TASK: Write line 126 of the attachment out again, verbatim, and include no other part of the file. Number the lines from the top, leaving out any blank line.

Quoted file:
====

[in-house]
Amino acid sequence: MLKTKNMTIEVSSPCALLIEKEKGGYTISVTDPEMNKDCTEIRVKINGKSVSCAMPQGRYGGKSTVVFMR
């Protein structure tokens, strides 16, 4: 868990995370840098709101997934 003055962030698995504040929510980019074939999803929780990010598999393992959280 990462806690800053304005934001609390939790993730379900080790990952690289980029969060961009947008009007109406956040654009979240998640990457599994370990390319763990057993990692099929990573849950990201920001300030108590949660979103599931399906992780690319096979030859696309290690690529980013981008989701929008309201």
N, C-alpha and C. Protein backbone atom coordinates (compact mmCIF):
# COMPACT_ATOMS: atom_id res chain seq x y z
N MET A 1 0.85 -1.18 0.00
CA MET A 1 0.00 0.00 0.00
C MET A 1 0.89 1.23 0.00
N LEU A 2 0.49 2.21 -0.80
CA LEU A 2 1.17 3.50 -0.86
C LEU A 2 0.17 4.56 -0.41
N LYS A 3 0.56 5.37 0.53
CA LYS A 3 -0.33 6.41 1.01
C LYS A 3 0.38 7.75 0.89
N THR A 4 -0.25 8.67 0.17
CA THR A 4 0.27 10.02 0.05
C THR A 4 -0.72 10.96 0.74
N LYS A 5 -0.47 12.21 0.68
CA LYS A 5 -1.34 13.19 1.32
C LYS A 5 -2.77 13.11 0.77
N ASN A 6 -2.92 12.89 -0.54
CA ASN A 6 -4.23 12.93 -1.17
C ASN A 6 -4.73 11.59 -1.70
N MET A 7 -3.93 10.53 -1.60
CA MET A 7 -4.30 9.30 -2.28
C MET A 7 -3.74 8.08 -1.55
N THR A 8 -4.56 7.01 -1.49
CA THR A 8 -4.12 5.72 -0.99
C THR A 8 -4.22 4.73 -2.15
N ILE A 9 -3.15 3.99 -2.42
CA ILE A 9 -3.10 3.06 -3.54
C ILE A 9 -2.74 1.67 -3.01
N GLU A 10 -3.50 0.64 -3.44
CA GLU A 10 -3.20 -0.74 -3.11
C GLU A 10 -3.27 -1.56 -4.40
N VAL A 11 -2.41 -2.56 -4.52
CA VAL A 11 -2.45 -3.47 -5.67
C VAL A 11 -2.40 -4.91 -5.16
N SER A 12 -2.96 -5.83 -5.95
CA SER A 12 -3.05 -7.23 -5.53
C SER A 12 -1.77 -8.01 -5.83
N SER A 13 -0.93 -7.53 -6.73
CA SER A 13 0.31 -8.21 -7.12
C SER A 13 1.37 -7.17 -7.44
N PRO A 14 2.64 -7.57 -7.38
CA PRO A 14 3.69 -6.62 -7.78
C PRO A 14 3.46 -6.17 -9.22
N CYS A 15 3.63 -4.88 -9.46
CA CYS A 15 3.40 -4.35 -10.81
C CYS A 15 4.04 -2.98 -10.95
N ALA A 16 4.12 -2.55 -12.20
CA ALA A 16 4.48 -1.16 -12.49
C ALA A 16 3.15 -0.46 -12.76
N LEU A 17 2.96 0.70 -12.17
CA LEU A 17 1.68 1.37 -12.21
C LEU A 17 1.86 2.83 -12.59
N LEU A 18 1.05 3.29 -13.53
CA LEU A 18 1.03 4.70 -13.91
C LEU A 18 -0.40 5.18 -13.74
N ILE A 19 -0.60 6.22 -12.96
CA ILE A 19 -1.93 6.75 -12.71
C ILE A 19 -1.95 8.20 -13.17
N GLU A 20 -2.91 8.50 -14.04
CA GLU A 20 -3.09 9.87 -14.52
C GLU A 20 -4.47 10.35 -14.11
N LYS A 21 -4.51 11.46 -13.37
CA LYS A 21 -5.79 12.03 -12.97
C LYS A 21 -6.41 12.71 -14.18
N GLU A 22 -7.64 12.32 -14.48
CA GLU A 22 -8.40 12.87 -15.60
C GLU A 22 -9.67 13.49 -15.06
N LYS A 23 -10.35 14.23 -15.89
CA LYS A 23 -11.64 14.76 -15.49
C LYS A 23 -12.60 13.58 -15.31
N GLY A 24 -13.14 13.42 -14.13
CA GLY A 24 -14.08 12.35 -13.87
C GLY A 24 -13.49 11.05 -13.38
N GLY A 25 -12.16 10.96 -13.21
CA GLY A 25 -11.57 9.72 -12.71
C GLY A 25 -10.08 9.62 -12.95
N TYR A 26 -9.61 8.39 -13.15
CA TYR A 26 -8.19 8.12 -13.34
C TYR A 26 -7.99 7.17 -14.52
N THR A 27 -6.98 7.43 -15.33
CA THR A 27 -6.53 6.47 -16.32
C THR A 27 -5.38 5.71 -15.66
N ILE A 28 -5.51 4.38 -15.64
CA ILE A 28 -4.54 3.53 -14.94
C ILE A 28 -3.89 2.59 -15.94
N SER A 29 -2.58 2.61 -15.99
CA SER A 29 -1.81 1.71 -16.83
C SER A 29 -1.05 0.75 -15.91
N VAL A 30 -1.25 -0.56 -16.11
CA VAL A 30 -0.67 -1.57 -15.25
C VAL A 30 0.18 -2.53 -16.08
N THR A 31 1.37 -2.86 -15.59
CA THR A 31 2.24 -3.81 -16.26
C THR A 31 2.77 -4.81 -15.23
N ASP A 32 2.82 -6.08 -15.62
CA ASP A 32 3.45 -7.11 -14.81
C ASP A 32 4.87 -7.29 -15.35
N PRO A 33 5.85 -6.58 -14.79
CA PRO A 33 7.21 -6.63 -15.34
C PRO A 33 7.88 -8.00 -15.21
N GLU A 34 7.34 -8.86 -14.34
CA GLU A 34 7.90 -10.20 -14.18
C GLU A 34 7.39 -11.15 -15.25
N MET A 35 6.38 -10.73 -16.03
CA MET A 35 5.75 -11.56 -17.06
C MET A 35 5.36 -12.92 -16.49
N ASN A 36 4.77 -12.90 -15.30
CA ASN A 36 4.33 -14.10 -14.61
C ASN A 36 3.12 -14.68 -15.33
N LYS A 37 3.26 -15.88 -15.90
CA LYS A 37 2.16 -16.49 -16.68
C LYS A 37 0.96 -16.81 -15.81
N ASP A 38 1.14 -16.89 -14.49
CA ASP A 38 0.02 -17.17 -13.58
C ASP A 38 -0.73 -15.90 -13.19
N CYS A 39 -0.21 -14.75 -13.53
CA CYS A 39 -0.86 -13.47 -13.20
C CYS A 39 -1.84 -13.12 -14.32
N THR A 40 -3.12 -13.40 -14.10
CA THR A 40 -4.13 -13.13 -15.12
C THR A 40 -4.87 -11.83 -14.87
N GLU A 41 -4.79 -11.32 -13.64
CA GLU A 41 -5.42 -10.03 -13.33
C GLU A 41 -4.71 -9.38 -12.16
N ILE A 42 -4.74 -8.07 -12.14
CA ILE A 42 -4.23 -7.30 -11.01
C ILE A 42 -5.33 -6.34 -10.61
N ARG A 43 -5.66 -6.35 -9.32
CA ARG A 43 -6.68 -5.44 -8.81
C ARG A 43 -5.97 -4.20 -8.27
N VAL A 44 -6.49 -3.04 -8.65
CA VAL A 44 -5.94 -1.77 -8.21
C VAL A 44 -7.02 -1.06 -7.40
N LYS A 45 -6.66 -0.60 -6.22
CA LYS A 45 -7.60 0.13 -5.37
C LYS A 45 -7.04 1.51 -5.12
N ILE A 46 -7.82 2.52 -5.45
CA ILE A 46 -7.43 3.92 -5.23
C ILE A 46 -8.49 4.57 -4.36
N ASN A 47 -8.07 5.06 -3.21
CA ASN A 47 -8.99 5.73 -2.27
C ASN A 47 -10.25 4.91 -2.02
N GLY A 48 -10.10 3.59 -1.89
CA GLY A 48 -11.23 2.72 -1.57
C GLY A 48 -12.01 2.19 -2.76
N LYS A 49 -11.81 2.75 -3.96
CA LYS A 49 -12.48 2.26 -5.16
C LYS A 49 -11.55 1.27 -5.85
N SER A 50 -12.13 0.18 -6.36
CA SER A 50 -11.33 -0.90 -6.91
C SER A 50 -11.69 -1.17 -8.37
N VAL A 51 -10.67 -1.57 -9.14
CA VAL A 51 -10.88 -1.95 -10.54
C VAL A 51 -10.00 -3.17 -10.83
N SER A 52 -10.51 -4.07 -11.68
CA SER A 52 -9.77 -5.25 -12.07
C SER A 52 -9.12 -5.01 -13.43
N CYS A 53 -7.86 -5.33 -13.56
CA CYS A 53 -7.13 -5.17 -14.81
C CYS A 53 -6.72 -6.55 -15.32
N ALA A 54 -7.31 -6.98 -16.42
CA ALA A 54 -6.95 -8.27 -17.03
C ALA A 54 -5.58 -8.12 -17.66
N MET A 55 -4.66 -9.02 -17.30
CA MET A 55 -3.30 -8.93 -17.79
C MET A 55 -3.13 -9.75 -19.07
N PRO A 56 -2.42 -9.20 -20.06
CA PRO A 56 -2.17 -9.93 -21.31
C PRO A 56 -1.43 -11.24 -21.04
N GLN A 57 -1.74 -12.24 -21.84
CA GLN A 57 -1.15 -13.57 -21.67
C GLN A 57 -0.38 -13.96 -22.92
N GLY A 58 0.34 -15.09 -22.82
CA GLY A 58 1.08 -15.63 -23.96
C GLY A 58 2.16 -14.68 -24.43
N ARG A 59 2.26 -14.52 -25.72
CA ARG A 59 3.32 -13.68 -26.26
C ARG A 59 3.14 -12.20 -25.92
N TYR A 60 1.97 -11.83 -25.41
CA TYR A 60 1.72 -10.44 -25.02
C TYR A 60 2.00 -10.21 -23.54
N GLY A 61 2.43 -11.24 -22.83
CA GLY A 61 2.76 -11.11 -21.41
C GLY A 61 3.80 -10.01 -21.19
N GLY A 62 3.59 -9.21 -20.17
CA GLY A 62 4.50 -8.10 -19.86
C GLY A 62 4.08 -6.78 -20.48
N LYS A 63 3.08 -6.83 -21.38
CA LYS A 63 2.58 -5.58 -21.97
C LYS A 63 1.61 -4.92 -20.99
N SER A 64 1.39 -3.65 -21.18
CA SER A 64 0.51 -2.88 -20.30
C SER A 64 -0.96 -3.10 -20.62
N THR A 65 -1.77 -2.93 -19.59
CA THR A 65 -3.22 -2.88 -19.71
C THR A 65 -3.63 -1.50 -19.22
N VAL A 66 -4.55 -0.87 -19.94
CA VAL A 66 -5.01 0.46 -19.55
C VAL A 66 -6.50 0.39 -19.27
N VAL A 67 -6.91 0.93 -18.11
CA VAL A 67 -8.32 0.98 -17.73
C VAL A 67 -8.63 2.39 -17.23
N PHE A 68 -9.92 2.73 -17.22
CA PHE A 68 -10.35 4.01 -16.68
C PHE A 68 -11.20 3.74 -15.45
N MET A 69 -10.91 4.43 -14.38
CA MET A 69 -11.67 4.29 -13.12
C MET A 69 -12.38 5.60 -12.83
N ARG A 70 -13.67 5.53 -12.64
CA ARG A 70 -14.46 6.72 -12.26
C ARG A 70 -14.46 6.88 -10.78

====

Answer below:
N GLU A 41 -4.79 -11.32 -13.64